Like the horse, I am a flight or fight creature. I try to avoid confrontation as much as possible but when backed into a corner, I will fight. In the past year and a half or so I’ve fought more than I would like. I can only be pushed so far before my nerves are frayed and I am exhausted of being polite and having others walk all over me, assuming that I will be the one that constantly bends. I was told the other day that I am being defensive. Yes, yes I am but for good reason. This month has been absolutely hellish. In fact, this entire year has been overly stressful and downright rough. My nerves are raw and my temper is high. I try to keep everything in check but I am to that final straw. So here’s a few bits of info into my world these last few weeks/months so you’ll understand why I am defensive. 1. Dr. Mr. Murphy, Thank you for visiting. We always welcome guests (both invited and uninvited to Borderlands). However, you have stayed a very long time and we suspect that you have others that are waiting for you to visit. We would hate for you to stay and continue “helping” when you could spread your good cheer on others. In the past month you have helped us: break the tractor so it no longer runs; break the brake line on the farm truck so it’s deemed unsafe, you have helped to bolt on that tire connected to the bad brake line so that it’s impossible to get the tire off without breaking tools and at some point will send Mike to the ER (keeping fingers crossed that doesn’t happen), break my hay wagon so that the tires almost fell off, blew out the tire on the two wheeled wheel barrow so now I’m relegated to trying to throw five flakes from a big square bale onto a one wheeled wheelbarrow, maneuver through ten horses throwing hay here and there without the horses “helping” to the “buffet” on a one wheel wheelbarrow; assist in caring for a horse with a serious case of ulcers; assist in watching and caring for a horse that went blind and is still adjusting to his new life; assist in caring for an emaciated horse that apparently comes with a history unbeknownst to me; slammed me with enough paperwork at work that I won’t be able to surface until fall; spread the lovely “le pew” perfume morning and night by our dear friend Mr. Skunk; and that’s just the list from this past month. 2. I am opinionated and as such have warned in this blog several times that I speak my mind and will offend people. But what’s that saying about true friends not getting upset by what I have to say and those that aren’t your friends will get upset? I can’t remember now how that saying goes but that’s the gist. For some odd reason, people think that just because I say something, they should get their dander up. This is my blog people and I will say what I want. I will present the information that is presented to me be it true or not. I would rather provide all the information so that everyone knows exactly what I know. So if you don’t like what’s on here, for the love of god stop reading this blog. If you take offense by what I say then stop reading damnit. I will not sugar coat. I follow Fugly’s rule that if you don’t like what I say, don’t read my blog. 3. If I know something, I will try to at least put the information out there and not try to keep it hidden from people. Even if I don’t understand everything, maybe the information that I do know can help others piece together the entire story. What information I do know may not be correct but at least it’s there in plain black and white. I’m not trying to be sneaky. BUT, if I find something and think it might be helpful for a specific cause AND I ask that you keep that information confidential I EXPECT that you will. Instead, I am put into a rock and a hard place. Either my confidential request is spread to whoever OR I have to insert myself into a situation where I don’t know all the information, I am not educated on all the details, but I still have to insert myself because someone else wouldn’t follow my request of keeping the information confidential. I only provided the information so that they could be aware of the situation; although they thought they were doing a good thing, instead they put me in a bad spot. I don’t appreciate it. Shame on you. 4. I try to provide information but if you tell me you have information and I have to ask for it three or four times, I believe that behavior is uncalled for. If you need/want my information than turnabout is fair play. I expect that you too will provide me with all the information you know instead of giving me little pieces and expecting me to provide everything I know. I also expect you to tell me right away instead of making me ask multiple times. My time is just as important as yours. First time, shame on you; second time shame on me and it won’t happen again. From now on, I will not share all my “horsey knowledge” to just anyone. I’ll demand to know the entire story before I provide any knowledgeable information. 5. I don’t believe in spreading rumors. If I know something is incorrect I will say so no matter who’s feelings they hurt. If it’s not true, it’s simply not true and the facts will speak for themselves pretty easily. 6. I dislike with an absolute passion of being told what to do. I realize I’m still learning; every day with each horse is a learning experience. Each new horse I bring in has a story that I try to figure out; each horse has certain needs and requirements that I need to figure out. There is no black and white written rulebook on how to care for a horse and what works best for one horse may not work best for another. I can only go by the experiences I have and the suggestions of others. But if I am told do so something, I expect a little help. I was told to use my money to pull a horse from an auction because they had a connection to the horse. Of course it was a phone conversation so I have no proof. I would have gladly pulled a horse had there been money; had I been told a little bit more about the situation; had there been any additional information provided to me so that I could make an educated decision on what to do. But I wasn’t provided the information. I was told the other day that the grain I feed has enough water and I don’t have to soak my grain. What I should be doing is XYZ. Except that I have other horses than the one you’re looking at right now and they don’t have adequate teeth to chew even with soft pelleted grain. I choose to soak all the grain to make life easier on everyone AND so I don’t have to deal with choke. When was the last time that individual dealt with choke in their own horse? Probably never because many people don’t keep an old horse until their dying day. I have six horses that are in their mid to upper twenties. I’ll do what’s best for them and in my opinion, soaking their grain is in their best interest. Unless you step up to the plate and help, don’t tell me what to do. 7. I work a full time job to support the sanctuary. Without that job, I wouldn’t be able to enjoy the luxury of horses. The only assistance I receive is from my loving husband who didn’t ask to be involved but quietly helps me day in and day out with the chores. It is my pocket book and my time that take care of the Borderland horses. We are not yet to the point where we can request funds or at least not feel guilty about asking for funds. 8. If/when someone does ask if they could help, their offer to “ride a horse for me” is very much unaccepted. Horses are not a pleasure item that you can use as you wish and toss when you don’t want them anymore. If I wasn’t doing the chores, I would be riding. What help I do need is in the chore department not the riding department. If you ask, I’ll be polite and only chuckle at the offer but will seethe with anger. But it’s hard to find anyone willing to be outside at 5am to lug Sam’s beet pulp (so he’ll have an hour to eat), toss hay to the big herd, to the mares, to the ponies and Rabbit, to Dick in his pen, Bo in his pen, and Thor in his pen or to lug water to Dick, Thor, and Bo’s pens all of which takes about an hour to accomplish all before rushing on to work all in the dark. Or spending two to three hours in the evening (5:30-9pm) after a full day of work just feeding and watering horses to make sure they get the adequate foods they need to survive and to make those that have additional health issues comfortable. And in most cases, evening chores will end in the dark. 9. And this is just the horse related activities. I avoided mentioning anything about my work where I put in 40 + hours. It’s just all very frustrating. So those are just a few of the items I’ve been dealing with this past month. I’m sure there’s more but I’m exhausted. I’m sure that I’ve hurt people’s feelings but put yourself in my shoes for a day. I’ll make sure to give you the non-poopy shoes that don’t leak when standing in a water puddle. I’ll even make sure to give you the steel toes to make sure that if a draft steps on your toes, they won’t hurt you.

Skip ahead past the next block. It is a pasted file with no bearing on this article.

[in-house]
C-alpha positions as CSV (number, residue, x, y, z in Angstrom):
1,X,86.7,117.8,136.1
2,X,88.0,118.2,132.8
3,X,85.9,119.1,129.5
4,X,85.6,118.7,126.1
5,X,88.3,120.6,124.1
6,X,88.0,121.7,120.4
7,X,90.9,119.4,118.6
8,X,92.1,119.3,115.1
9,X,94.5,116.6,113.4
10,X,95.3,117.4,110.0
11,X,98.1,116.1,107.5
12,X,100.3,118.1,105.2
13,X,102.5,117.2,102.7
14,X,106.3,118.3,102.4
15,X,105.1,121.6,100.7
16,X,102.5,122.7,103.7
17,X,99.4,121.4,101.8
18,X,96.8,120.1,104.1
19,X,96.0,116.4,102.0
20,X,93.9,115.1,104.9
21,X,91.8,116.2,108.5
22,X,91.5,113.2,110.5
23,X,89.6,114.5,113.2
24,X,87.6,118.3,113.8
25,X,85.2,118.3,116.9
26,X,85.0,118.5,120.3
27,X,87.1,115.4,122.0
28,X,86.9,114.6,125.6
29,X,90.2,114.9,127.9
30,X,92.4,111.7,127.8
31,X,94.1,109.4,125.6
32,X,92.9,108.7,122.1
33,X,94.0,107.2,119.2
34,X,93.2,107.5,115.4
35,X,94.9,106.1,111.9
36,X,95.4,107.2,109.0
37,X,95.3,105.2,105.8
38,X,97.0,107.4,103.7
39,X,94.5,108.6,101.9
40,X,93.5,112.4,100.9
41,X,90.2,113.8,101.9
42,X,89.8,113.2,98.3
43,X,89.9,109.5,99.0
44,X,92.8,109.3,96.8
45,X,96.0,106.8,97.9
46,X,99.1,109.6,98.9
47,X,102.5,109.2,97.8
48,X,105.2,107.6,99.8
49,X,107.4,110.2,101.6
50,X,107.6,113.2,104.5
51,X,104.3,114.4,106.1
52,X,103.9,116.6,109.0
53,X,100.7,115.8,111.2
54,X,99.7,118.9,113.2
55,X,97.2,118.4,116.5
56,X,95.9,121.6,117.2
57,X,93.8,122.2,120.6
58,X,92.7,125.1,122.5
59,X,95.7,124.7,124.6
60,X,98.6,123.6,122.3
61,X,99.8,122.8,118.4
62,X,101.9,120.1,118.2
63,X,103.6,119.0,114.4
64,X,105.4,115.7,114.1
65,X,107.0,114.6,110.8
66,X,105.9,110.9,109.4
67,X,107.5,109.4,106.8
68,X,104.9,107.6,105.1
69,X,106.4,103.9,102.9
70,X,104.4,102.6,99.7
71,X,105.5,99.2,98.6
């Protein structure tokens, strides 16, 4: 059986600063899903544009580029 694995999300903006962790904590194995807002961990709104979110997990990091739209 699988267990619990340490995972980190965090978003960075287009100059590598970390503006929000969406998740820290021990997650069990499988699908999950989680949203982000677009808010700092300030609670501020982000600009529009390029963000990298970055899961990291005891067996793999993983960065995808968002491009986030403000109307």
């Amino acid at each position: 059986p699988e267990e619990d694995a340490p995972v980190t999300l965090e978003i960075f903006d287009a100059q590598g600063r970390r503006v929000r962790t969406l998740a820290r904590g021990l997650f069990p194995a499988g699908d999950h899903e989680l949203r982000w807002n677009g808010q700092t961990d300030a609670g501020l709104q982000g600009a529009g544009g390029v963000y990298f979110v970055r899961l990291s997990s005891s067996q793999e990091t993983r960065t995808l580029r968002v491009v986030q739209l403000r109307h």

Thursday, March 24, 2011